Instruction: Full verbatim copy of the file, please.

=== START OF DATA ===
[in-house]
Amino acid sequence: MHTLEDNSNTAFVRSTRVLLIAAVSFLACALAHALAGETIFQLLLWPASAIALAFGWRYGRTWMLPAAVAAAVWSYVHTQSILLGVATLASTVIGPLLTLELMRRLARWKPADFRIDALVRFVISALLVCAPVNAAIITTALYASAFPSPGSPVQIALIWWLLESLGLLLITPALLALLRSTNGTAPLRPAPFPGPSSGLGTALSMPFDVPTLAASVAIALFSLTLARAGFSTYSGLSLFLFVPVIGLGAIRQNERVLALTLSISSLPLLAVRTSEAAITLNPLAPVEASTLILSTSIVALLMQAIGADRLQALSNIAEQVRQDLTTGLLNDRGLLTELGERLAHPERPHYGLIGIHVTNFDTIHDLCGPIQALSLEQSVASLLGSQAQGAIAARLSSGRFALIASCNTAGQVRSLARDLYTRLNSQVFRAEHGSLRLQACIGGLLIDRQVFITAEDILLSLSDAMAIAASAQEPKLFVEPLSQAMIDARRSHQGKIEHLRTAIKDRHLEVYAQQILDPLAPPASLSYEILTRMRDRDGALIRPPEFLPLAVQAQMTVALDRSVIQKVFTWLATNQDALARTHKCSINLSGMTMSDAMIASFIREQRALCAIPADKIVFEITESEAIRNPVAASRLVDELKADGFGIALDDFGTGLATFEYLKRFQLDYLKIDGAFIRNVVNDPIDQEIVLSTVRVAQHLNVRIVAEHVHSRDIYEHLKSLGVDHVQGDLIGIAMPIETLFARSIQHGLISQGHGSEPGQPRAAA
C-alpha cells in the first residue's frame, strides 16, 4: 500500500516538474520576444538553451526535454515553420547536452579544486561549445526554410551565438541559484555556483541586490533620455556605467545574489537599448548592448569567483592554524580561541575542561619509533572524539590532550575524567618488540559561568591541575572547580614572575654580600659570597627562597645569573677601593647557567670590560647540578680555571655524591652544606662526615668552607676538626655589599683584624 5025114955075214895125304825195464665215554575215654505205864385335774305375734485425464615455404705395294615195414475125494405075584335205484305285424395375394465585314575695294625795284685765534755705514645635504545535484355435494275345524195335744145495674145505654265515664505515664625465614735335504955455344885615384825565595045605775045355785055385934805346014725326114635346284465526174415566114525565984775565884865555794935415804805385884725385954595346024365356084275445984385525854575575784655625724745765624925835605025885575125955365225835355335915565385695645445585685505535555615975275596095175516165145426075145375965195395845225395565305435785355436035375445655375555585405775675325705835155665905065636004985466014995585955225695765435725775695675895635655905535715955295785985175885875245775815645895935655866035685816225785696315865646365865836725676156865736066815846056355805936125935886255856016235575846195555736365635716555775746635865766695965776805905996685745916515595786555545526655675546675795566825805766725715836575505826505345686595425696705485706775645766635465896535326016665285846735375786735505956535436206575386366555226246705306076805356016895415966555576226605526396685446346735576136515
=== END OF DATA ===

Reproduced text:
[in-house]
Amino acid sequence: MHTLEDNSNTAFVRSTRVLLIAAVSFLACALAHALAGETIFQLLLWPASAIALAFGWRYGRTWMLPAAVAAAVWSYVHTQSILLGVATLASTVIGPLLTLELMRRLARWKPADFRIDALVRFVISALLVCAPVNAAIITTALYASAFPSPGSPVQIALIWWLLESLGLLLITPALLALLRSTNGTAPLRPAPFPGPSSGLGTALSMPFDVPTLAASVAIALFSLTLARAGFSTYSGLSLFLFVPVIGLGAIRQNERVLALTLSISSLPLLAVRTSEAAITLNPLAPVEASTLILSTSIVALLMQAIGADRLQALSNIAEQVRQDLTTGLLNDRGLLTELGERLAHPERPHYGLIGIHVTNFDTIHDLCGPIQALSLEQSVASLLGSQAQGAIAARLSSGRFALIASCNTAGQVRSLARDLYTRLNSQVFRAEHGSLRLQACIGGLLIDRQVFITAEDILLSLSDAMAIAASAQEPKLFVEPLSQAMIDARRSHQGKIEHLRTAIKDRHLEVYAQQILDPLAPPASLSYEILTRMRDRDGALIRPPEFLPLAVQAQMTVALDRSVIQKVFTWLATNQDALARTHKCSINLSGMTMSDAMIASFIREQRALCAIPADKIVFEITESEAIRNPVAASRLVDELKADGFGIALDDFGTGLATFEYLKRFQLDYLKIDGAFIRNVVNDPIDQEIVLSTVRVAQHLNVRIVAEHVHSRDIYEHLKSLGVDHVQGDLIGIAMPIETLFARSIQHGLISQGHGSEPGQPRAAA
C-alpha cells in the first residue's frame, strides 16, 4: 500500500516538474520576444538553451526535454515553420547536452579544486561549445526554410551565438541559484555556483541586490533620455556605467545574489537599448548592448569567483592554524580561541575542561619509533572524539590532550575524567618488540559561568591541575572547580614572575654580600659570597627562597645569573677601593647557567670590560647540578680555571655524591652544606662526615668552607676538626655589599683584624 5025114955075214895125304825195464665215554575215654505205864385335774305375734485425464615455404705395294615195414475125494405075584335205484305285424395375394465585314575695294625795284685765534755705514645635504545535484355435494275345524195335744145495674145505654265515664505515664625465614735335504955455344885615384825565595045605775045355785055385934805346014725326114635346284465526174415566114525565984775565884865555794935415804805385884725385954595346024365356084275445984385525854575575784655625724745765624925835605025885575125955365225835355335915565385695645445585685505535555615975275596095175516165145426075145375965195395845225395565305435785355436035375445655375555585405775675325705835155665905065636004985466014995585955225695765435725775695675895635655905535715955295785985175885875245775815645895935655866035685816225785696315865646365865836725676156865736066815846056355805936125935886255856016235575846195555736365635716555775746635865766695965776805905996685745916515595786555545526655675546675795566825805766725715836575505826505345686595425696705485706775645766635465896535326016665285846735375786735505956535436206575386366555226246705306076805356016895415966555576226605526396685446346735576136515